Ah summer, when everyone seeks to break their routine and relax. Today might be a better day than usual to do that, since it is officially “National Relaxation Day.” The day was coined by 9-year-old Sean Moeller, an Iowa fourth-grader who decided in August 1985 that “people think too much about working.”
Americans have debated the impact of too much work since the late 1800s. The debate contributed to the rise of the modern paid vacation and emerged out of the reality of cities like Pittsburgh, urban places that churned with industry and business. (Although ironically by the 1980s, many Pittsburghers were probably more worried about not working as the region’s steel industry hit its lowest ebb.)
Who needs rest?
The word “relaxation,” meaning “relief from hard work,” first appeared in the 1540s. But for the next three centuries, most people were too busy with their daily lives to worry about taking time off. In agricultural societies such as the United States through the mid-1800s, seasonal activities created periods of intense labor and then down times to catch up on other things. One day a week was devoted to the scriptural rest of the Sabbath. Other than that, time was too valuable to waste on idle leisure. Even children’s objects stressed the value of time.
The stress of city living
As the country industrialized, the way people lived and worked changed. Six-day regimented work weeks, repetitive labor, white collar jobs, and the chaos and noise of the crowded city became increasingly common. By 1920, for the first time the U.S. Census recorded a nation where more than 50 percent of the population lived in urban areas.
Not everyone thought this was a good thing. Cultural critics found city life disturbing. The jobs, the noise, new technology, new vehicles, life moving faster than ever anticipated; these things “depleted nervous energy.” People believed that mental activities used more energy than physical labor, so white collar jobs were regarded as especially taxing, particularly for all the young women entering the workforce. They even coined a term for it: “Neurasthenia,” or nervous exhaustion from the stresses of modern life. Some called it “the great American disease.” In 1910, President William Howard Taft even proposed that every American adult really needed two to three months of vacation per year to recover from the “nervous strain” of modern life. Not surprisingly, most business leaders didn’t favor the idea.
“Paid to play” catches on
Growing social reform in the early 1900s and the impact of World War I, especially studies focused on the impact of fatigue, put vacation in a new light. More employers began offering some sort of leave, although it wasn’t often paid. (When factories shut down for a week or two in summer, technically everyone was off, but with no compensation.) Some even set up programs where employees could enjoy a week of camping or relaxing at a company-sponsored setting for a reduced rate. Camp Horne, run by the Joseph Horne Company, became a well-known example in Pittsburgh. (Read more on a previous blog.)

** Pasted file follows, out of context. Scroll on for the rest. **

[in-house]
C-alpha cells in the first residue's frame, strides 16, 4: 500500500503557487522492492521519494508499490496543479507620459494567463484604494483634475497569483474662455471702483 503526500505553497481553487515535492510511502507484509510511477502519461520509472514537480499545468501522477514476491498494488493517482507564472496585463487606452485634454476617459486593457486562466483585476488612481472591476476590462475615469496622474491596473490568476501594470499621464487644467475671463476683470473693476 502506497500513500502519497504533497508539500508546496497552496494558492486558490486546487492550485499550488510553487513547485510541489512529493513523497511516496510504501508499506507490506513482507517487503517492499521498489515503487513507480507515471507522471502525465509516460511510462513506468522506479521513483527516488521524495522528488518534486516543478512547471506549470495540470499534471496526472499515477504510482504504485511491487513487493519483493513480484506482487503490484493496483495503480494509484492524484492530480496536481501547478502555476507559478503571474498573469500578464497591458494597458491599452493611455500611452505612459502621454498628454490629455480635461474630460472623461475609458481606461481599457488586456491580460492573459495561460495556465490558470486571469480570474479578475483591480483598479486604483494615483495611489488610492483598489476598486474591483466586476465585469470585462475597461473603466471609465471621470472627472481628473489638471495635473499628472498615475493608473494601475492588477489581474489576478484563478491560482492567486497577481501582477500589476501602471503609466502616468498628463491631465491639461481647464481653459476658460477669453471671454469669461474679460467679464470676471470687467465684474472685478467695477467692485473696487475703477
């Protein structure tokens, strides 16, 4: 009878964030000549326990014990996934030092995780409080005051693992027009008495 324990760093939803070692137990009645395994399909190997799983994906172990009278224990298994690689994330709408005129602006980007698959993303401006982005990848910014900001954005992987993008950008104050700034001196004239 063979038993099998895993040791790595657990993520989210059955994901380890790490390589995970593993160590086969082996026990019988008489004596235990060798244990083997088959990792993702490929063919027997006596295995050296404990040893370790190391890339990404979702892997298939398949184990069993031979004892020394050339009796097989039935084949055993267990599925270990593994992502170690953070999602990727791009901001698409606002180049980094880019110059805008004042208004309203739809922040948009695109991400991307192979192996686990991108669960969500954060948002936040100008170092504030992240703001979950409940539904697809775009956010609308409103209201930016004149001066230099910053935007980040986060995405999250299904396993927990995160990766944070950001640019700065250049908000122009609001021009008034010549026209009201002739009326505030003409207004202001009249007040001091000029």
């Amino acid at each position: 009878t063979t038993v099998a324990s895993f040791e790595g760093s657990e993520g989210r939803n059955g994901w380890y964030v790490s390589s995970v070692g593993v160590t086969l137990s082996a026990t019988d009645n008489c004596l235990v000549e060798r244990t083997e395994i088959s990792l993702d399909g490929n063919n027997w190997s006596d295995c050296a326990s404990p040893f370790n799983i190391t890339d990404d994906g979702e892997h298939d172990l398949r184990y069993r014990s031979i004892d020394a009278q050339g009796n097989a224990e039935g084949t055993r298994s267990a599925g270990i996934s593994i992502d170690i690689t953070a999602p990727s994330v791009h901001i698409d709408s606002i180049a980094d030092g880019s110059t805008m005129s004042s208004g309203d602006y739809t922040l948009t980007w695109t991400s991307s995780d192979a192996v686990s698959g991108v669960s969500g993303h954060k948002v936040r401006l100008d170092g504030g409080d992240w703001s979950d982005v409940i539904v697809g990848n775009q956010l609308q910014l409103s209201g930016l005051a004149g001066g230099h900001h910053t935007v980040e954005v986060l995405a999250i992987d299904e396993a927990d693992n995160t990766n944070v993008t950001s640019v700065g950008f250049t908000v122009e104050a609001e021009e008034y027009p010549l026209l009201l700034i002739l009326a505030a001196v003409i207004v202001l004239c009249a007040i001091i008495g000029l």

Other employers began experimenting with true paid vacations, initially handed out as bonuses or rewards for longstanding service. In 1913, for the first time Westinghouse announced that more than 300 members of the Westinghouse Airbrake Veteran Employees Association would be granted 10-day vacations with pay. “Veterans” had served the company for at least 21 years.
By the late 1920s, large national companies such as General Electric announced new plans for paid vacations for all workers and more people began taking the idea seriously. The Altoona Mirror noted in 1929, “Surely America’s civilization—and its prosperity— have reached a stage where citizens should not have to work from Jan 1 to Dec 31 without any release from the daily grind.”
Win some, lose some
Alas, that same year ushered in the Great Depression. For a few years, Americans focused again on finding work rather than taking time off from it. But the interruption was temporary. By the late 1930s, the practice of paid vacation had gained ground both here and in Europe. It became widespread enough in post-World War II America that the “family vacation” formed an indelible part of many boomers’ childhoods from the 1950s through the 1970s.
Despite all the ground won, paid vacation remains an issue of debate in the United States. While millions of hourly and low wage workers have no paid vacation, millions of other American workers don’t take the leave they have accrued. By 2016, American workers even clocked in more average working hours than employees in Japan, that notorious nation of workaholics. Today, new generational ideas and new connectivity are changing the boundaries between “work” and “time off” once again.
Of course, young Sean Moeller wasn’t thinking about all that back in 1985. Coming from a family with an impressive tradition of offbeat holiday creation—his grandfather, mother, father, and sister all contributed to the calendar of crazy national days—Sean was simply looking to make his mark. Given his busy schedule of helping with the dishes, cutting weeds, watering plants, and riding his bike, Sean felt that he, along with everyone else, just needed a break. “Do whatever you do to relax,” he advised, “sit in the backyard and get a suntan or lie down and watch TV.” And he had never even heard of binge-watching on Netflix.
So, go ahead and relax, Pittsburgh. Follow young Sean’s advice. You deserve it.
 Monson, Valerie. “Relax – 9-year-old boy declares day of rest for loafers,” The Des Moines Register, August 15, 1985.
 “Full salary for veterans on vacation,” Pittsburgh Post-Gazette, June 20, 1913.
 “Finds paid vacations for workers bring big results,” Altoona Mirror, May 29, 1929.
 Monson, “Relax,” Des Moines Register, 1985.
Leslie Przybylek is senior curator at the Heinz History Center.